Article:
The anxious wait that teenagers have to endure for their A Level and GCSE results is finally over and many young people locally have cause to celebrate. I was at Redruth School on the day their A Level results came in and they had achieved a 99.3 percent pass rate, with results that were significantly above both the national and the county average, with a couple of students on course for Oxford and Cambridge.
Redruth has made rapid progress in the last few years and is recognised by the Department for Education as one of the top 100 performing schools in the country based on sustained improvement in academic achievement. Camborne Science and International Academy also had another good year with all their students intending to go to university securing their places.
I have been really impressed by all of the secondary schools in this area. Hayle does good work on languages, Camborne has cut out a niche on international exchanges, Pool is consistently rated highly by Ofsted and Redruth has a strong sports department. There is a healthy but friendly competition that exists between all of our schools and they learn from one another. Three of the four schools have introduced new, smarter school uniforms in the last couple of years and all are doing more on science and languages, looking at international exchanges and trying new methods of intervention to support children falling behind. Most important of all, when you visit our schools, there is a real sense of pride and aspiration which is great to see.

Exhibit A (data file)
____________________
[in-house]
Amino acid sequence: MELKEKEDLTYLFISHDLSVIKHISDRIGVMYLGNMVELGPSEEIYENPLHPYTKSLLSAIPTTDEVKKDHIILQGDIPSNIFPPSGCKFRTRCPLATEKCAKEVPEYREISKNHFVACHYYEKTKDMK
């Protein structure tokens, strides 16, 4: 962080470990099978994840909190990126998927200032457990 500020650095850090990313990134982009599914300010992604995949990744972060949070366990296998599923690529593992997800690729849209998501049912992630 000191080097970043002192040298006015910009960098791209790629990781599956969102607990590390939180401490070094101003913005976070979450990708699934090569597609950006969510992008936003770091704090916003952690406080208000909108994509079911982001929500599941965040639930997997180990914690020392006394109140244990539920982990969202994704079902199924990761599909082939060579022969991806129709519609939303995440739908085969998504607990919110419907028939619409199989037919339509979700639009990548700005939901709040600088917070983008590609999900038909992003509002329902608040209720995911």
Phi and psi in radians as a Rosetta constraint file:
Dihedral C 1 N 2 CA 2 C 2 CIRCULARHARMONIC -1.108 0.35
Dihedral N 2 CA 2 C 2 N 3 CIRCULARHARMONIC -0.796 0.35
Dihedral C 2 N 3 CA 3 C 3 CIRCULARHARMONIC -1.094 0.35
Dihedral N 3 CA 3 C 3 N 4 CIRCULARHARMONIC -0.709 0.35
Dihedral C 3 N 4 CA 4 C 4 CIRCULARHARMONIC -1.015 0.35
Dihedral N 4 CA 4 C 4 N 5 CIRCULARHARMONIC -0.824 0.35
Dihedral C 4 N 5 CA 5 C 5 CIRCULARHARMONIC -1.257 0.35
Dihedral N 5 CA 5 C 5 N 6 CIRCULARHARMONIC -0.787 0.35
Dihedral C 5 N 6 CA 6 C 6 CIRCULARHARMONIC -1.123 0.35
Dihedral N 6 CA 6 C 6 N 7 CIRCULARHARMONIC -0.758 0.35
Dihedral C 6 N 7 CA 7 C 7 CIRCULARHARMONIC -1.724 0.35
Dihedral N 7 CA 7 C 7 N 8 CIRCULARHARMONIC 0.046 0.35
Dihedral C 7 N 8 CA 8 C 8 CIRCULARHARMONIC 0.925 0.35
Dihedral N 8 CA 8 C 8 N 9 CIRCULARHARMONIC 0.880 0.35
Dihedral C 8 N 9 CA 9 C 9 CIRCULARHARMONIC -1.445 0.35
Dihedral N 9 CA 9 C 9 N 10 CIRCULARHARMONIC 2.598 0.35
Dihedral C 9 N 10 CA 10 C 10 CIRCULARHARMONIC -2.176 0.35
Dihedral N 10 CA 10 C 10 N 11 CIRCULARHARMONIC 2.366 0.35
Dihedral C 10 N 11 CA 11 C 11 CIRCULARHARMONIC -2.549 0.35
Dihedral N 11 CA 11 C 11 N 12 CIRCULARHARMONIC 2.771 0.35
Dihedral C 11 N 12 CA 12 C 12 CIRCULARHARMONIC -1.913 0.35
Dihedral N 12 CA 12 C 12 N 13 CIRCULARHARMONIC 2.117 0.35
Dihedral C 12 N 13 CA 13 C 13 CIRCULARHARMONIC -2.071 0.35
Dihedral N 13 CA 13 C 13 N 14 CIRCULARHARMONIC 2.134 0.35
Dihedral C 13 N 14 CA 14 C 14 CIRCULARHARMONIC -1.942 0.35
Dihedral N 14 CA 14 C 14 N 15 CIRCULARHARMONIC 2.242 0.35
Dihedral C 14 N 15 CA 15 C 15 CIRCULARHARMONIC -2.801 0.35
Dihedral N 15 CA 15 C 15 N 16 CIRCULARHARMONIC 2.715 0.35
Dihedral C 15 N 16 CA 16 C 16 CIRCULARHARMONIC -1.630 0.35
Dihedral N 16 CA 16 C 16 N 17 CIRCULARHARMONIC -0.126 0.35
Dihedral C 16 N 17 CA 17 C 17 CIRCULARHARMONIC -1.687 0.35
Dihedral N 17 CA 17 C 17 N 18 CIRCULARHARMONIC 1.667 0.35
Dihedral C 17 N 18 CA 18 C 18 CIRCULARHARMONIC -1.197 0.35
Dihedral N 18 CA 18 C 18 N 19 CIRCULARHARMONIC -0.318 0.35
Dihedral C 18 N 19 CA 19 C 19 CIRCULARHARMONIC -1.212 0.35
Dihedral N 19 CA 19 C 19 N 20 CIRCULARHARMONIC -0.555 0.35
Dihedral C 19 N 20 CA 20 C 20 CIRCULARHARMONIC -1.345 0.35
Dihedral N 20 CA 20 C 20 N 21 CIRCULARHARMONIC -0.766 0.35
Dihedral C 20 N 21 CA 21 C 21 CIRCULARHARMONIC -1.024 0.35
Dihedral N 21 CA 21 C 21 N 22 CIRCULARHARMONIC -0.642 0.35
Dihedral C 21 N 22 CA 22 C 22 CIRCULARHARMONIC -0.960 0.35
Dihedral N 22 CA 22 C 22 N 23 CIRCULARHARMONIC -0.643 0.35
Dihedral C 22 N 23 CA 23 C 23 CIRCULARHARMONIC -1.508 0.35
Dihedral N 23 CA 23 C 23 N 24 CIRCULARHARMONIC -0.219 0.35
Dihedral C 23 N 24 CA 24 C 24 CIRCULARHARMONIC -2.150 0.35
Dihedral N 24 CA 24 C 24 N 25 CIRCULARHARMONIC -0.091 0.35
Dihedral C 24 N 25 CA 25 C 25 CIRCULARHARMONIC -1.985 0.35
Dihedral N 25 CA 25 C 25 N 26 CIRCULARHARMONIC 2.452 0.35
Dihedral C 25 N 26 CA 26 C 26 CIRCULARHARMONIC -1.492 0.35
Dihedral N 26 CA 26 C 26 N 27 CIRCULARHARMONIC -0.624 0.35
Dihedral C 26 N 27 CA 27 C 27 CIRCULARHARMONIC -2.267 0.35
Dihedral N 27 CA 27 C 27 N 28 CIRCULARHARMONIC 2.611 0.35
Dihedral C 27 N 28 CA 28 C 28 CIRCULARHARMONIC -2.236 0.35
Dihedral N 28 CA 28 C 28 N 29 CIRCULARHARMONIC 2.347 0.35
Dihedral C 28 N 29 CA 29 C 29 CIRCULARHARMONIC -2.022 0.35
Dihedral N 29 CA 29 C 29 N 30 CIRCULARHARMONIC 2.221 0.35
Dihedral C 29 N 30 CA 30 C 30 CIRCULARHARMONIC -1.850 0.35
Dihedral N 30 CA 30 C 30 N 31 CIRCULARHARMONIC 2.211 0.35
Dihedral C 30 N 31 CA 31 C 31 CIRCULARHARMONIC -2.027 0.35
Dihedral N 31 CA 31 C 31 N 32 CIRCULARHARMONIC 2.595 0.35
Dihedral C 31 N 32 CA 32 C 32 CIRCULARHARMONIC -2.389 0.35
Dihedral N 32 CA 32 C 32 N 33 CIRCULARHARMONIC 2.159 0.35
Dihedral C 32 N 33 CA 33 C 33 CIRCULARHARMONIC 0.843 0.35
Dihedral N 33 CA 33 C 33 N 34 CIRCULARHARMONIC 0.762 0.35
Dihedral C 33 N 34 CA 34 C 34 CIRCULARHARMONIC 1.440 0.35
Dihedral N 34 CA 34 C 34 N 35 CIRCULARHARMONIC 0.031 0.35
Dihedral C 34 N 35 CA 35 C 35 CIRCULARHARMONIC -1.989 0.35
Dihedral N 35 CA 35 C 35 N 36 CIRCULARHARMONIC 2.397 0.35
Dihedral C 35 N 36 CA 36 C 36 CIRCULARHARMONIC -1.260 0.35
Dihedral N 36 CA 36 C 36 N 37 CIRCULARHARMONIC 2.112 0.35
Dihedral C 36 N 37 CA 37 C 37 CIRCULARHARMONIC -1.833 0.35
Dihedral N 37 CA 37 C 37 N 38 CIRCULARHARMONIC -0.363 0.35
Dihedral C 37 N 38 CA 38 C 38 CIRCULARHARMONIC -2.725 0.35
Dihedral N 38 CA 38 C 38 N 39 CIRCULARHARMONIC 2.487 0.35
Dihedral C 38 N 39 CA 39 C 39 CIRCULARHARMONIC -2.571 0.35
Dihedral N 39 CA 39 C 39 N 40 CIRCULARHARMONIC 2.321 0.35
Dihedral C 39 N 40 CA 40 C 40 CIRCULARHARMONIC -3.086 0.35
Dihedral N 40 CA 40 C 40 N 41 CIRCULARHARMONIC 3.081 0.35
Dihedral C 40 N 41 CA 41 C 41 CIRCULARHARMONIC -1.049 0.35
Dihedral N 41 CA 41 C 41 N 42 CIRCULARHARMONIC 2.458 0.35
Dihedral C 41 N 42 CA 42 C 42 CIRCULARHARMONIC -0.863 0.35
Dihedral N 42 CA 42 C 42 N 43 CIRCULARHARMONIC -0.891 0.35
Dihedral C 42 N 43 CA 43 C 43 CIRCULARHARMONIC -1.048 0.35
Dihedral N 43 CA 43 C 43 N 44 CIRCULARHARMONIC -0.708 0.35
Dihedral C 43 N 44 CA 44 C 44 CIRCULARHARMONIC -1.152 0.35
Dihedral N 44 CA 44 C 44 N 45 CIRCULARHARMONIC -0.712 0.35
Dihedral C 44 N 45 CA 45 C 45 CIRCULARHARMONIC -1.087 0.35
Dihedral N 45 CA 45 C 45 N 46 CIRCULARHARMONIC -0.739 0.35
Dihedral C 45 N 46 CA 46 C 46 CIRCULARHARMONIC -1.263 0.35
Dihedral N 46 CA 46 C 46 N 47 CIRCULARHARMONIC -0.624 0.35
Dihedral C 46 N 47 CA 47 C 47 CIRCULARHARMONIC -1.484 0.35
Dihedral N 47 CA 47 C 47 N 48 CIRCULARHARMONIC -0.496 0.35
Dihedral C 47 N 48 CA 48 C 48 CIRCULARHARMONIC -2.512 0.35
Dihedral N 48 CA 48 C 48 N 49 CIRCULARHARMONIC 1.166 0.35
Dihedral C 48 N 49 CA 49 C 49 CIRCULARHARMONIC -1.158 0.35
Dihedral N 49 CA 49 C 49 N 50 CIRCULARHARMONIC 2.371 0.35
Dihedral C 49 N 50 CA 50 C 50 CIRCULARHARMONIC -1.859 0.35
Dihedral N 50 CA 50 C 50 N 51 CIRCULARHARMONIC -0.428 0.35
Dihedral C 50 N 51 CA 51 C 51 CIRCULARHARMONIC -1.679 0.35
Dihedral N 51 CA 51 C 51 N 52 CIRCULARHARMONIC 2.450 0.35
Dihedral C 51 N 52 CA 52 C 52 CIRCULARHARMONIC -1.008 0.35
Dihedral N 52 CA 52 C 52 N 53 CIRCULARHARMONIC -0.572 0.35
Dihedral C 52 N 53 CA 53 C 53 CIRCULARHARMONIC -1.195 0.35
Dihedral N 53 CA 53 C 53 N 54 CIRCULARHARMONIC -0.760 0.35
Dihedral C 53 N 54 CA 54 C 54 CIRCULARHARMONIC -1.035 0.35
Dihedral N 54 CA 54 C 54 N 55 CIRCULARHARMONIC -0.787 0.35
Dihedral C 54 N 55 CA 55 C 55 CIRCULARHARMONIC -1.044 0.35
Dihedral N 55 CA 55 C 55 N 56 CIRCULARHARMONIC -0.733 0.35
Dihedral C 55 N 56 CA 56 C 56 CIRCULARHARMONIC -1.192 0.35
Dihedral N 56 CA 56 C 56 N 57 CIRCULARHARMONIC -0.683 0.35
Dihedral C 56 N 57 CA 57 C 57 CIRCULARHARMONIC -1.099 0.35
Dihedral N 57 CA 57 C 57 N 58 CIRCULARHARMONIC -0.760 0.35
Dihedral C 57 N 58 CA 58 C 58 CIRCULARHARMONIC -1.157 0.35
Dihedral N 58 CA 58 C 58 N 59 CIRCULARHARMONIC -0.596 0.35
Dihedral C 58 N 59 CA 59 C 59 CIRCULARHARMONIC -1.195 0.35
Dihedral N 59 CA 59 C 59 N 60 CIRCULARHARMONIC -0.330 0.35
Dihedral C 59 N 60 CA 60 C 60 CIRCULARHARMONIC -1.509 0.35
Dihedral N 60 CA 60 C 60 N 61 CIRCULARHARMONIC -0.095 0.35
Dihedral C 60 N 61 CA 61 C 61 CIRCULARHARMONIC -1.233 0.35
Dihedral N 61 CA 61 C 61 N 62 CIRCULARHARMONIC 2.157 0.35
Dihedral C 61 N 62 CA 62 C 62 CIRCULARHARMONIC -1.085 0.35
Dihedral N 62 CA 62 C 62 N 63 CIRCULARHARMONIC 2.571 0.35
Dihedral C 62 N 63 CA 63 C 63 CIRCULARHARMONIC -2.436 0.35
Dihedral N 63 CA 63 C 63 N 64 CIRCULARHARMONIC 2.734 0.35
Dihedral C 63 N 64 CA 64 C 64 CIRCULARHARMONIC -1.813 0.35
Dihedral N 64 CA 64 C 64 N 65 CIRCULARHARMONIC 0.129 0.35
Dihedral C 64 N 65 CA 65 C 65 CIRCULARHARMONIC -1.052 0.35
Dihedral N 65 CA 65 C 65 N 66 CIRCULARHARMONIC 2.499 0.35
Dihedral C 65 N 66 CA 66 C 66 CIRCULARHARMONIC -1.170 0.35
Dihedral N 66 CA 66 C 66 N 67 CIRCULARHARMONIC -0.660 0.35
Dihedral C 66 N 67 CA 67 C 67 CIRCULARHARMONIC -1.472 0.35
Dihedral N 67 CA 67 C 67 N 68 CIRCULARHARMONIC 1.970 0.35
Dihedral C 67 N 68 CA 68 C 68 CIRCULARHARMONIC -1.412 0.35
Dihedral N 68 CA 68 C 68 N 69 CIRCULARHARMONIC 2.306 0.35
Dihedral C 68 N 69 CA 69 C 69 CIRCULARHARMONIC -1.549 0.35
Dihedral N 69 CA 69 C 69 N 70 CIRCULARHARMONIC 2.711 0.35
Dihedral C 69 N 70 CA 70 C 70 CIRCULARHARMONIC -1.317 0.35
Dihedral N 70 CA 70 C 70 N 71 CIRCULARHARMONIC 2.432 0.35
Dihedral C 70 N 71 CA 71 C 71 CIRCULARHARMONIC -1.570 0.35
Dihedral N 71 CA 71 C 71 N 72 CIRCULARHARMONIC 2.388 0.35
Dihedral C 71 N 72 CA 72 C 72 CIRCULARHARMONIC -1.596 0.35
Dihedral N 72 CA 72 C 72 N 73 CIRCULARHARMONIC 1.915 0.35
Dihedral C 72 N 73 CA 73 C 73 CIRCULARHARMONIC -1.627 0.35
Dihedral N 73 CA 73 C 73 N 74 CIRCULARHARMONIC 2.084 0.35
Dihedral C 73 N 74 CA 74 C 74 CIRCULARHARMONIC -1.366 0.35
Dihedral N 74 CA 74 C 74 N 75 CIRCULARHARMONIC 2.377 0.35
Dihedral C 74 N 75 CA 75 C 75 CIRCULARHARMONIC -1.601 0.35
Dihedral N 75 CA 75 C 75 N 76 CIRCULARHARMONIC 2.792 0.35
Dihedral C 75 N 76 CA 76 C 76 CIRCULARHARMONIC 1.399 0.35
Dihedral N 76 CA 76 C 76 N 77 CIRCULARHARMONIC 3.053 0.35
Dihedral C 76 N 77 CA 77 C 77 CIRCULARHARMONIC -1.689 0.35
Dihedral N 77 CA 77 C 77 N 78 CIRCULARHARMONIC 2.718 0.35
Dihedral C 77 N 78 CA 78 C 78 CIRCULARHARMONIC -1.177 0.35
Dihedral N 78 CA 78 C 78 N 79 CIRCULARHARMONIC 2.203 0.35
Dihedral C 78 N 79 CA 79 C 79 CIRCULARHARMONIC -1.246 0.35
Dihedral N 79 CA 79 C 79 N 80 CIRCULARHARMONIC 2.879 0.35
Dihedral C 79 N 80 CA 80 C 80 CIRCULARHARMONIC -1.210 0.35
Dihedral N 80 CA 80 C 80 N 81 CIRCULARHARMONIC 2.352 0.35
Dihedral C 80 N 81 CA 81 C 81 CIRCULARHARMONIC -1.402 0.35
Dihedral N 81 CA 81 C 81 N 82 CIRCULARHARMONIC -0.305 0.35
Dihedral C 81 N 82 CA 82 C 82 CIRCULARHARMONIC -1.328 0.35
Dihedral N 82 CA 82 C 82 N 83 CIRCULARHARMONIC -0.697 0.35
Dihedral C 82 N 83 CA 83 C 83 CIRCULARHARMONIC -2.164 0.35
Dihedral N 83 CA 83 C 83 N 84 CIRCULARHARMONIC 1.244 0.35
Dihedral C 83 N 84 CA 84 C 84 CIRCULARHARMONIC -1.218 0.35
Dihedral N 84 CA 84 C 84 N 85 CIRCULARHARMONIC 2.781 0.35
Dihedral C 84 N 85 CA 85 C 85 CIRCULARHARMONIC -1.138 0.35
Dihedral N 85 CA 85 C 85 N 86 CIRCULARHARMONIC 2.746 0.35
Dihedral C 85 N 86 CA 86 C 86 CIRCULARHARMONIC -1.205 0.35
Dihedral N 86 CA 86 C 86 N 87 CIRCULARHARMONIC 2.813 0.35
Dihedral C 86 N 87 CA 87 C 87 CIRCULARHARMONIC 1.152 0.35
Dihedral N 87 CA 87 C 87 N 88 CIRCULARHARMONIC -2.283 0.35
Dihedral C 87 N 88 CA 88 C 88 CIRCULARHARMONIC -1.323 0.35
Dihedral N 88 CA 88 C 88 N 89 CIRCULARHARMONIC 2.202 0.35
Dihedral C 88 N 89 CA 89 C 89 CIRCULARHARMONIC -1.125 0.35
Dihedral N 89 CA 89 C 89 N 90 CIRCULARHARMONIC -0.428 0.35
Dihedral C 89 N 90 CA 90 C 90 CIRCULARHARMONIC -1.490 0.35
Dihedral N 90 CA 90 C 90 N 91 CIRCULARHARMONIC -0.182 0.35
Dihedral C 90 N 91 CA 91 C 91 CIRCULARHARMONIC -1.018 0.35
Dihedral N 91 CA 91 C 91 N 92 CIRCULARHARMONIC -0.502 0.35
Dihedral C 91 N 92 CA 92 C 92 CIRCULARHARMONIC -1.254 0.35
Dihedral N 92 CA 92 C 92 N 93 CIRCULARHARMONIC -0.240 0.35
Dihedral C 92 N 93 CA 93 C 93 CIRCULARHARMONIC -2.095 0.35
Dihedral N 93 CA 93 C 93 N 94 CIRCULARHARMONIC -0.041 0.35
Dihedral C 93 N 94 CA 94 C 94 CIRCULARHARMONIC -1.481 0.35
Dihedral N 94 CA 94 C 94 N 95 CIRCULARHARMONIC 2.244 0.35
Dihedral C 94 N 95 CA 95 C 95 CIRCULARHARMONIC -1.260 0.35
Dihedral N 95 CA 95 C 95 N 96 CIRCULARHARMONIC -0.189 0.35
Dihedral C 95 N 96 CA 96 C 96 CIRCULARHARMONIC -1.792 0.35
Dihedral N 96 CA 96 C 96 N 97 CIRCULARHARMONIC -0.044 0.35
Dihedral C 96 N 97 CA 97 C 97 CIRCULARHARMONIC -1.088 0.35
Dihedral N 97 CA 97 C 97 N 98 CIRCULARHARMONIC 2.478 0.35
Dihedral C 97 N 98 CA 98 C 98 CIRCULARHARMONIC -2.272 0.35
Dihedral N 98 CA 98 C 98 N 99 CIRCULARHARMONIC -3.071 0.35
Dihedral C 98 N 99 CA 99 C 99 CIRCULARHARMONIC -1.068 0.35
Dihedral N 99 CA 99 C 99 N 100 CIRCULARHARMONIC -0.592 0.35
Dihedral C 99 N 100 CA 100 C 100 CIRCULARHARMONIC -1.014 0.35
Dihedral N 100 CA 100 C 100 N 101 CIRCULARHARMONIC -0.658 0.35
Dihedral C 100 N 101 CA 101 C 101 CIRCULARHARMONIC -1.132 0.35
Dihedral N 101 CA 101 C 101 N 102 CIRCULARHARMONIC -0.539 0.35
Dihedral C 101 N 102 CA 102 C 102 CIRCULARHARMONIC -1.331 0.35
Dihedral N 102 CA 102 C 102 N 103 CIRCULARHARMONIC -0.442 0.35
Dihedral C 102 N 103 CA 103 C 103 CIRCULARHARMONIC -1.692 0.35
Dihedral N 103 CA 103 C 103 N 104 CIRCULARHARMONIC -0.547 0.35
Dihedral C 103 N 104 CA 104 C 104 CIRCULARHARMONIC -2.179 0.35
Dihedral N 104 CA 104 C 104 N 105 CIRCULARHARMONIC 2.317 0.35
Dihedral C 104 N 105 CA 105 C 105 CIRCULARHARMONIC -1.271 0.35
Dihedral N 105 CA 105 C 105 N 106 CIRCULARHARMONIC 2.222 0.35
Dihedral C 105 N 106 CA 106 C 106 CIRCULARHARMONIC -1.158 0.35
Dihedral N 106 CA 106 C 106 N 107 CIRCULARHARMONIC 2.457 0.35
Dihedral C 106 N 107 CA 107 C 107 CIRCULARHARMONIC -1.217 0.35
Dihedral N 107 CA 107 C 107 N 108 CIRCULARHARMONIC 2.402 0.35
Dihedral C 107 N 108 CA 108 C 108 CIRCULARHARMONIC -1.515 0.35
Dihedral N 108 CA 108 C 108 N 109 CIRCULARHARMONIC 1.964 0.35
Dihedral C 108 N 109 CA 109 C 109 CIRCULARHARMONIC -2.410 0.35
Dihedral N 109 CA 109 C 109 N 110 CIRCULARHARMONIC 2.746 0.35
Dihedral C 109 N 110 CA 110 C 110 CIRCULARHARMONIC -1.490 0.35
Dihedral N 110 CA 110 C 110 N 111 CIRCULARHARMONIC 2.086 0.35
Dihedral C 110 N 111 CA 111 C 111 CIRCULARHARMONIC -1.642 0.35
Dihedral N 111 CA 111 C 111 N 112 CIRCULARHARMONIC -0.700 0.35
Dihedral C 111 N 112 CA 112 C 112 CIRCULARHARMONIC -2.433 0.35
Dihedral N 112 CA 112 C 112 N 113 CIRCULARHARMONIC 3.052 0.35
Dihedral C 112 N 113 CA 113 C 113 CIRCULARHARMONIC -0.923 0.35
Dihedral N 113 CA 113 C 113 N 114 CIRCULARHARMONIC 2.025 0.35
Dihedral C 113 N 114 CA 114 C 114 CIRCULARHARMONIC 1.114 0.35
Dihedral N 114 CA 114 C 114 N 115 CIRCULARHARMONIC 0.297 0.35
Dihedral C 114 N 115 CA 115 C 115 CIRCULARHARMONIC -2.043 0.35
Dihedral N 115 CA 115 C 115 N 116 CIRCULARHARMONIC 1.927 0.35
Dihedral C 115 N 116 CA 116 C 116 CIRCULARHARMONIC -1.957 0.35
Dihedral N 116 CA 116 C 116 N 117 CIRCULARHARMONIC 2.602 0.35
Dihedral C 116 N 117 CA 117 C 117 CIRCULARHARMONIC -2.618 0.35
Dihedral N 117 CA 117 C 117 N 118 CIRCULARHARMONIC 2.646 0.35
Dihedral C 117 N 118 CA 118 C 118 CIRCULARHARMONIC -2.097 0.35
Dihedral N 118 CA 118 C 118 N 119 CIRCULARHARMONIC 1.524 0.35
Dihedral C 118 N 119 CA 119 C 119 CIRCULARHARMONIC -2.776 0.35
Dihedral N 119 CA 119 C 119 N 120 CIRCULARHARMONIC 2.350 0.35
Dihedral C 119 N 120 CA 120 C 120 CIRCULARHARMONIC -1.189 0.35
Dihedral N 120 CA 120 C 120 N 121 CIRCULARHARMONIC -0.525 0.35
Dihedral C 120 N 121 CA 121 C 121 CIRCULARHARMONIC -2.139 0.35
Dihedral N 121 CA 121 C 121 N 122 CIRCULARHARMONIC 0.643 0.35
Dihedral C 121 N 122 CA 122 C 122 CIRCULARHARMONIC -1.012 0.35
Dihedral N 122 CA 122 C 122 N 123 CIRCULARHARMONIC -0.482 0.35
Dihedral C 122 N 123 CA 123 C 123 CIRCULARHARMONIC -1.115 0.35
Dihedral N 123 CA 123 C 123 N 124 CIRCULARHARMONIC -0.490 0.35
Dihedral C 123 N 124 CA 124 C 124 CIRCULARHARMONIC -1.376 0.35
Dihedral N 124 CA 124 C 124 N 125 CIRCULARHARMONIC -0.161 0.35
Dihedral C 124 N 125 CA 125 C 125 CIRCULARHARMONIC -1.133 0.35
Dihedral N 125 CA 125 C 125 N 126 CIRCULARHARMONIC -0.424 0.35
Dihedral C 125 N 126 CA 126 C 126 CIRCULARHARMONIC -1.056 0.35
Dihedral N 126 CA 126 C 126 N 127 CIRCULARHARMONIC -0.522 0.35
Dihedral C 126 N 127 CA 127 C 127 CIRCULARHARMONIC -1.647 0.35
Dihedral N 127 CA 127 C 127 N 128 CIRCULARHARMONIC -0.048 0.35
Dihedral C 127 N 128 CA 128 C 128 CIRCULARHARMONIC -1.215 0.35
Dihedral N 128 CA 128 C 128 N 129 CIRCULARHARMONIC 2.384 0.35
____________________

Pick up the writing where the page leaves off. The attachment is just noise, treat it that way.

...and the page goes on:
There is also good work being done in primary schools. On a visit to Pool Academy last year with Michael Gove, we saw Year 8 pupils at Pool helping year 6 children from one of the local primaries learn to read. Quality primary education is vital because, unless you get the basics right by the time children start secondary school, they are in danger of falling behind and losing interest.
I think it is important to create a culture of excellence in the education system where schools are constantly striving to achieve more for all children, whether by stretching the most academic children so that they can go to university or giving additional support to help inspire those falling behind. The government has made a number of changes aimed at raising standards still further from making the inspection regime more demanding to creating a new “English Baccalaureate” to recognise schools who achieve good results in difficult subjects. Many schools have become independent academies and now control their own budget. Next term, there will be a new catholic school opening in Camborne under the “free schools” policy, giving local parents even more choice. You only get one education, so we must do all we can to make it a success.
George Eustice can be contacted at firstname.lastname@example.org or 1 Trevenson Street, Camborne, Cornwall TR14 8JD or by telephone on 020 72197032.